Because Class 11 wasn’t able to travel to Washington, D.C. for the grade’s much-anticipated annual trip, their teachers decided to bring the city to them. Thus, on June 2, Class 11 Dean Sarah Rutledge welcomed the morning’s special guest, alumna Jennifer “DJ” Nordquist ’85, who has 25 years of distinguished experience in public policy and government and is currently the Executive Director of the D.C.-based World Bank.
“She knows the ins and outs of Washington better than anyone,” added Ms. Rutledge, who is also the Head of Upper School Arts and Integration.
“I’m a proud Chapin graduate from the Class of 1985,” Ms. Nordquist declared, joining the Zoom gathering from her home office. She revealed to the students that, after Commencement, she accidentally left her laminated diploma on the radiator. “Don’t do that!” she cautioned with a laugh, setting the tone for a warm and illuminating conversation that focused on her remarkable career, while touching on her Chapin years.
“Chapin was a fabulous experience,” Ms. Nordquist said, recalling the “comradery” and “sisterhood” she felt there. She was editor of the student newspaper “Limelight” and excelled at Model UN, two activities that helped shape her path forward.
With a B.A. from Stanford University and a master’s degree in journalism from Northwestern University, Ms. Nordquist told the students that after getting her start working for two lawmakers on Capitol Hill, she went on to serve in leadership roles for the U.S. Department of Education, the Federal Deposit Insurance Corporation (FDIC), the Office of the Federal Coordinator for Gulf Coast Rebuilding, the U.S. Department of Housing and Urban Development, the Brookings Institution and the Council of Economic Advisers. She also worked in the private sector in Thailand, France, and Sweden.
During these eventful years, she married and had three children, a son and two daughters, who are now in high school and college. “Juggling motherhood and my career was very hard,” she shared.
With this impressive roster of professional accomplishments, it wasn’t surprising to learn that that in 2019 Ms. Nordquist was unanimously approved by the United States Senate to assume her current position at the World Bank (www.worldbank.org), an international financial institution that provides financial and technical assistance to developing countries around the world. This extraordinary partnership, composed of 189 member countries and five institutions, advances sustainable solutions to reduce poverty and help citizens’ build brighter futures for themselves and their communities.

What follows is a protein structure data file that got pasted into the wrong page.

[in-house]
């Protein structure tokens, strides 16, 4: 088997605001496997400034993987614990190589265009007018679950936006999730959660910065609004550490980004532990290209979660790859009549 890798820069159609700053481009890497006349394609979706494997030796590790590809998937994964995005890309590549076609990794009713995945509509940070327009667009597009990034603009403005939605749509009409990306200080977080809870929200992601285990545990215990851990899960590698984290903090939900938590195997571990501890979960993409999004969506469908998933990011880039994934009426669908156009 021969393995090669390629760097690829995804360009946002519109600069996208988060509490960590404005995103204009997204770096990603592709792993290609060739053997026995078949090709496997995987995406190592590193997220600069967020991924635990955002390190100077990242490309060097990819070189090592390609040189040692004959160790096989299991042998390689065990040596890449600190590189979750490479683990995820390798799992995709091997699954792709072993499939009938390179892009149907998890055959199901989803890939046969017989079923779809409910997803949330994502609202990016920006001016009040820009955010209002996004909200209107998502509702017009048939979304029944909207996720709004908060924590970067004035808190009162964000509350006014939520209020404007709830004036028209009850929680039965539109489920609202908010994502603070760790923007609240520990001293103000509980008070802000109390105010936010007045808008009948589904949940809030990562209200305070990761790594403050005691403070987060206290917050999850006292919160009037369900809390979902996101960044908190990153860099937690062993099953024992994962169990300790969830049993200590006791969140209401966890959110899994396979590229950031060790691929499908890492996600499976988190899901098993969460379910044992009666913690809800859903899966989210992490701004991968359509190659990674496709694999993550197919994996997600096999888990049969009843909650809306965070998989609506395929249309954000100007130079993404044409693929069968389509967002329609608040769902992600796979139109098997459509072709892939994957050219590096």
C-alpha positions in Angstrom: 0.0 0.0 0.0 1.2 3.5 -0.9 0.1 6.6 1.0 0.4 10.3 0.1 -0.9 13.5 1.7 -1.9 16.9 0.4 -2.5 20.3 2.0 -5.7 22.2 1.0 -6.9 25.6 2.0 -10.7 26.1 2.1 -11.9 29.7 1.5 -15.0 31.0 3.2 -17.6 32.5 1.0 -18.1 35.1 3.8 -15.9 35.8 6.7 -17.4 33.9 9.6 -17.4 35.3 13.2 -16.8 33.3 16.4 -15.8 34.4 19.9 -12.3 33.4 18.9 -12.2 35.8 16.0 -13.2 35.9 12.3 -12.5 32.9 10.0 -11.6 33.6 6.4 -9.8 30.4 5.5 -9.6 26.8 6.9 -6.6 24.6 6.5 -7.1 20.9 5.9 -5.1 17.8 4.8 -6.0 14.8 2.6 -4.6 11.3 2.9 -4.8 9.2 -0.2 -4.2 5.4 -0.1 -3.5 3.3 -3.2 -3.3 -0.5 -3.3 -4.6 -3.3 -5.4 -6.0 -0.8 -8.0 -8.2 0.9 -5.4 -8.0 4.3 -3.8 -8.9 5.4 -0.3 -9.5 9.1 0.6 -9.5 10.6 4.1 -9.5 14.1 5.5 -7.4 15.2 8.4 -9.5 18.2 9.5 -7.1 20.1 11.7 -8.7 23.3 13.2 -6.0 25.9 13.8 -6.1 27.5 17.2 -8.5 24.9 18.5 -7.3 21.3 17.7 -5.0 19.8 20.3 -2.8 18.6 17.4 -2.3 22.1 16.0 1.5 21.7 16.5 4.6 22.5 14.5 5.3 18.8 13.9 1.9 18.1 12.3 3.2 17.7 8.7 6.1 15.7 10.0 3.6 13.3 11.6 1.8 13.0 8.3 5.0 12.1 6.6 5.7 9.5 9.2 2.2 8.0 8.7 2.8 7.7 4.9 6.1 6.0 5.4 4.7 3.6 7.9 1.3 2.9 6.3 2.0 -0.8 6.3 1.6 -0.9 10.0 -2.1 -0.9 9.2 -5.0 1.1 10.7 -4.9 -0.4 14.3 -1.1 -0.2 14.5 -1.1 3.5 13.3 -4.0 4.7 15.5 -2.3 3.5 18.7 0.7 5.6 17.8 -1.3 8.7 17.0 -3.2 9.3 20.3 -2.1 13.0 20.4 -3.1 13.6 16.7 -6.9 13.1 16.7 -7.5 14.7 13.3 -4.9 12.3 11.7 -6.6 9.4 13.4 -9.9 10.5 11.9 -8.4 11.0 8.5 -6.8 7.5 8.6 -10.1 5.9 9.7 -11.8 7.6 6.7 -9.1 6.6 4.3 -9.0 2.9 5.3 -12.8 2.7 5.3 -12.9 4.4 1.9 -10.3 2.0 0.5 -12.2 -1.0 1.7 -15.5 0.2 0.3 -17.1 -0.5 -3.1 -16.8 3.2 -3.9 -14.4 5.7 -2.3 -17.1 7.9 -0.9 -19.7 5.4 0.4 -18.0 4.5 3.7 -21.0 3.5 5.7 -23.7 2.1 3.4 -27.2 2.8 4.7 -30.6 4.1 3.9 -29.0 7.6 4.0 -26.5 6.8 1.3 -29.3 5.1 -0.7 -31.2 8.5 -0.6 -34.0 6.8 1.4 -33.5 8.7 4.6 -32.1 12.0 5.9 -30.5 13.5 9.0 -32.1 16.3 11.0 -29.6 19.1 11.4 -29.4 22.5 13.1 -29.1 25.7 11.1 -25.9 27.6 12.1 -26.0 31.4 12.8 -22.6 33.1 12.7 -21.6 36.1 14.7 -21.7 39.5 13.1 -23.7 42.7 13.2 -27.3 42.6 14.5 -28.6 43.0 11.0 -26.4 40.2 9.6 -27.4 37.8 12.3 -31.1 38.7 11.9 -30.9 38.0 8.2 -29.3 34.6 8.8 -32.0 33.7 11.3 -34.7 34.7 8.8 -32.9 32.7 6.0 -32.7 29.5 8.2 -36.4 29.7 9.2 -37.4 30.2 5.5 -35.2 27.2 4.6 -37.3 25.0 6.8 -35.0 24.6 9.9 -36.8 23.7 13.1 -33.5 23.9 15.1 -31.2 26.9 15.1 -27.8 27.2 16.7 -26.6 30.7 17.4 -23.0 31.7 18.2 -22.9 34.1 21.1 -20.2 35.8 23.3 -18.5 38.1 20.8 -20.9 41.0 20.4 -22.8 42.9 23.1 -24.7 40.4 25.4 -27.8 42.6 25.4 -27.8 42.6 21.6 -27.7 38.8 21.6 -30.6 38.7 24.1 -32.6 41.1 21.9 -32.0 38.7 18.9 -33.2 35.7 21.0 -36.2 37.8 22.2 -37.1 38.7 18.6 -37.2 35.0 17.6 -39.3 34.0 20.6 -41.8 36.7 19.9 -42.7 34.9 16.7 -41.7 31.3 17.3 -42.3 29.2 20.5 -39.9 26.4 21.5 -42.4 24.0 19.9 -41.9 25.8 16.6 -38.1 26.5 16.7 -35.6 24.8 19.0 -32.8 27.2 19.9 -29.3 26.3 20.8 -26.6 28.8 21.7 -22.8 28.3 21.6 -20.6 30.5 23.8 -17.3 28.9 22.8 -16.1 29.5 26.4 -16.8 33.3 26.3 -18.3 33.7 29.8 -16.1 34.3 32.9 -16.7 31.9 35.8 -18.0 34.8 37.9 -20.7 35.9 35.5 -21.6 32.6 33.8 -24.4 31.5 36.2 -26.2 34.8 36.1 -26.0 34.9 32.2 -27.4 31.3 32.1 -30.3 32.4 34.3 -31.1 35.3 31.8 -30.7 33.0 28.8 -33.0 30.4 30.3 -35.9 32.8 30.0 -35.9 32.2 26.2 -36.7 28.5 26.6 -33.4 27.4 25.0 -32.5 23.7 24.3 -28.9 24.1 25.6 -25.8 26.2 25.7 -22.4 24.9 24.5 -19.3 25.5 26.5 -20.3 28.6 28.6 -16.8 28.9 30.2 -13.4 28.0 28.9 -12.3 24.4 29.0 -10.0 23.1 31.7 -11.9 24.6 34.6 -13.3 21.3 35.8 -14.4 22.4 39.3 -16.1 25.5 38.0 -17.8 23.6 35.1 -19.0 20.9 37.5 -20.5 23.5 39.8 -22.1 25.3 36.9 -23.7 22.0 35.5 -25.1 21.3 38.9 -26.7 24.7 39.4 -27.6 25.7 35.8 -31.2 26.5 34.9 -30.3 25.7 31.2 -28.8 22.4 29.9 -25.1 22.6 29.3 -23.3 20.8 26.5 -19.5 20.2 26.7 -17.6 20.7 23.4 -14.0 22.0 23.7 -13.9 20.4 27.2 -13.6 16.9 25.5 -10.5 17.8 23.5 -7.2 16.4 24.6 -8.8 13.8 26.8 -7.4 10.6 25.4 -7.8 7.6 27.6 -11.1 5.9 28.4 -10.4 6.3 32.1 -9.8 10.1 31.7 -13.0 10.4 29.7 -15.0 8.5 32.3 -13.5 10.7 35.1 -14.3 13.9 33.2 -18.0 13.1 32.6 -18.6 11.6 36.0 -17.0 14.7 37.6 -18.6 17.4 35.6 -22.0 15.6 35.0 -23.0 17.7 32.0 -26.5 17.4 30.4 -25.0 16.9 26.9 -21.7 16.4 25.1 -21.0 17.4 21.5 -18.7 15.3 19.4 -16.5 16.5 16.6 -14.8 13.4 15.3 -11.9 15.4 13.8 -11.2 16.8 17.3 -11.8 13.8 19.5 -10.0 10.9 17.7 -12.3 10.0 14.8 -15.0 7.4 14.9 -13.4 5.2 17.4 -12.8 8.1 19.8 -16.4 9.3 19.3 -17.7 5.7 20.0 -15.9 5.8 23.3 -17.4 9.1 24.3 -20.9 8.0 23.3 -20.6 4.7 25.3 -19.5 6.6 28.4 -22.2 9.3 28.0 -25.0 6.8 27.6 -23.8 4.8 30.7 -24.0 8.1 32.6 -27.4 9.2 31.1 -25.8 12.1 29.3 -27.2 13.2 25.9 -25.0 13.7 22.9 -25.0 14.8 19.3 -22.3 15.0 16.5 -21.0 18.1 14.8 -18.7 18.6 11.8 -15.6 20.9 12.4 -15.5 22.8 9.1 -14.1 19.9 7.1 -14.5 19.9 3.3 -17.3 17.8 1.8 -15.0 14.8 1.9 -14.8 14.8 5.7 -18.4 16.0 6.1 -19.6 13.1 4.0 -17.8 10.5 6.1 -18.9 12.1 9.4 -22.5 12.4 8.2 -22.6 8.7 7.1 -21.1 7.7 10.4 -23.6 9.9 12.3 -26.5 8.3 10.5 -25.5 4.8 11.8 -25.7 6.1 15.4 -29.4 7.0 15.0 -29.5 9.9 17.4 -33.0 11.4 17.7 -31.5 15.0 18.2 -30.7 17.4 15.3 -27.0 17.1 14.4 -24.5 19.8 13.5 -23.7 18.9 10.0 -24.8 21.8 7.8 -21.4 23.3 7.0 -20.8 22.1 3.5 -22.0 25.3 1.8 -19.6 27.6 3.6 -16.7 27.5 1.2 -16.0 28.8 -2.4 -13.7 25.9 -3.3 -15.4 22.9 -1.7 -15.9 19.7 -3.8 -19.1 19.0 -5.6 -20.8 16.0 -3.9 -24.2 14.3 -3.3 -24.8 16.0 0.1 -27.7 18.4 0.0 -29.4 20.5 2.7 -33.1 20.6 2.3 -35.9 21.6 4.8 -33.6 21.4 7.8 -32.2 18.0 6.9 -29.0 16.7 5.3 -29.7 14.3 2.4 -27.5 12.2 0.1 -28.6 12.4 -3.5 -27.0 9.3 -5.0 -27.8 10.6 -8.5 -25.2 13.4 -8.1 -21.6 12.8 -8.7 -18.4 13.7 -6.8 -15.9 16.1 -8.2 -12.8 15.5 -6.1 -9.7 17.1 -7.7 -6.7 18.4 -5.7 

The Bank’s extensive work, which addresses areas like infrastructure, clean water, health and education, climate change, women’s empowerment and gender-based violence, has been impeded by Covid-19. “We’ve lost decades of progress eradicating poverty,” she stated, leaving lasting scars on the global economy.
Eager to interact with her audience, Ms. Nordquist left plenty of time for questions. “Please turn on your camera and raise your virtual hands,” instructed Ms. Rutledge before calling on the first person. “What does your day-to-day job look like?” the student asked.
“It varies from day to day,” Ms. Nordquist responded, adding that twice-weekly Board meetings, forming coalitions with like-minded countries, fiduciary and oversight responsibilities, and voting on various projects, take up a considerable amount of her time and attention.
Another student asked, “How has your ‘Limelight’ experience prepared you for what you do today?”
“I learned to hone my writing skills and distill information quickly and accurately,” she said. “It was great training for life.”
“Have you had to grapple with any ethical concerns about loaning countries money?” asked a third.
“Yes, we deal with lots of ethical issues,” she commented. “There has been a longstanding debate over whether multilateral institutions as well as bilateral aid simply perpetuate dependence.”
“Have you experienced sexism or gender bias at college or work?” another student wanted to know.
“I’ve had people say inappropriate things to me,” she said. “There are only five women out of 25 on the Board of the Bank. We try to support each other.” She also pointed out the low representation of women in fields like economics and engineering. “I hope we can change that. We have a unique opportunity to strengthen STEAM programs and increase the pipeline of women entering these fields.”
Imparting a last piece of advice, Ms. Nordquist encouraged the students to draw on the “girl power” they learned at Chapin to be “strong women, stand your ground, and assert yourselves.”
Before she signed off, this generous and thought-provoking alumna took a moment to acknowledge the challenges these juniors – and all students – have faced as this unusual school year comes to a close. “Hang in there. We’re going to get through this. Better days are ahead.”